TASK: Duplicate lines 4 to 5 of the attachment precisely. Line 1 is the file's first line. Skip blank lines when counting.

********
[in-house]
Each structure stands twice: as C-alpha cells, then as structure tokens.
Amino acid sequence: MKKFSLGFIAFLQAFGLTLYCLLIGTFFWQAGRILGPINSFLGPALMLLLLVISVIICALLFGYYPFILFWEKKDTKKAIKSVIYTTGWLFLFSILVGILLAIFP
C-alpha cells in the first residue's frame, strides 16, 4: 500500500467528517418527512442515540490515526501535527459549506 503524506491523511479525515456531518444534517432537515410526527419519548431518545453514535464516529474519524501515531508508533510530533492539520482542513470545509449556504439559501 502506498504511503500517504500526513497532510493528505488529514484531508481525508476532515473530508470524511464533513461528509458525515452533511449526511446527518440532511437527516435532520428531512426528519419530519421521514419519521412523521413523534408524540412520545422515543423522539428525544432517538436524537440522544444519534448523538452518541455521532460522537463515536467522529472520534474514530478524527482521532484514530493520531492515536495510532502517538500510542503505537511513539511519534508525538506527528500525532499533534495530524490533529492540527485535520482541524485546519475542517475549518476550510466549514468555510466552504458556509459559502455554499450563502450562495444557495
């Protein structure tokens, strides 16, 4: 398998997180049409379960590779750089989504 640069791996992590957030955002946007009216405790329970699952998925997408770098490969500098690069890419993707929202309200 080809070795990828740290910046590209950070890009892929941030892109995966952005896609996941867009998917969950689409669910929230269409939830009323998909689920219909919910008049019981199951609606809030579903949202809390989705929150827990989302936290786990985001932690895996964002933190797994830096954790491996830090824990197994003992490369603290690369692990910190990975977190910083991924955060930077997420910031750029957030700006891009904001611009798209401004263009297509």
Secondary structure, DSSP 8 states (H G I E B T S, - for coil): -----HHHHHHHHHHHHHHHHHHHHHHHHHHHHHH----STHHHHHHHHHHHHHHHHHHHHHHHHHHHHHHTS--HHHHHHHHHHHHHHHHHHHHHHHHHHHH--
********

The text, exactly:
C-alpha cells in the first residue's frame, strides 16, 4: 500500500467528517418527512442515540490515526501535527459549506 503524506491523511479525515456531518444534517432537515410526527419519548431518545453514535464516529474519524501515531508508533510530533492539520482542513470545509449556504439559501 502506498504511503500517504500526513497532510493528505488529514484531508481525508476532515473530508470524511464533513461528509458525515452533511449526511446527518440532511437527516435532520428531512426528519419530519421521514419519521412523521413523534408524540412520545422515543423522539428525544432517538436524537440522544444519534448523538452518541455521532460522537463515536467522529472520534474514530478524527482521532484514530493520531492515536495510532502517538500510542503505537511513539511519534508525538506527528500525532499533534495530524490533529492540527485535520482541524485546519475542517475549518476550510466549514468555510466552504458556509459559502455554499450563502450562495444557495
């Protein structure tokens, strides 16, 4: 398998997180049409379960590779750089989504 640069791996992590957030955002946007009216405790329970699952998925997408770098490969500098690069890419993707929202309200 080809070795990828740290910046590209950070890009892929941030892109995966952005896609996941867009998917969950689409669910929230269409939830009323998909689920219909919910008049019981199951609606809030579903949202809390989705929150827990989302936290786990985001932690895996964002933190797994830096954790491996830090824990197994003992490369603290690369692990910190990975977190910083991924955060930077997420910031750029957030700006891009904001611009798209401004263009297509």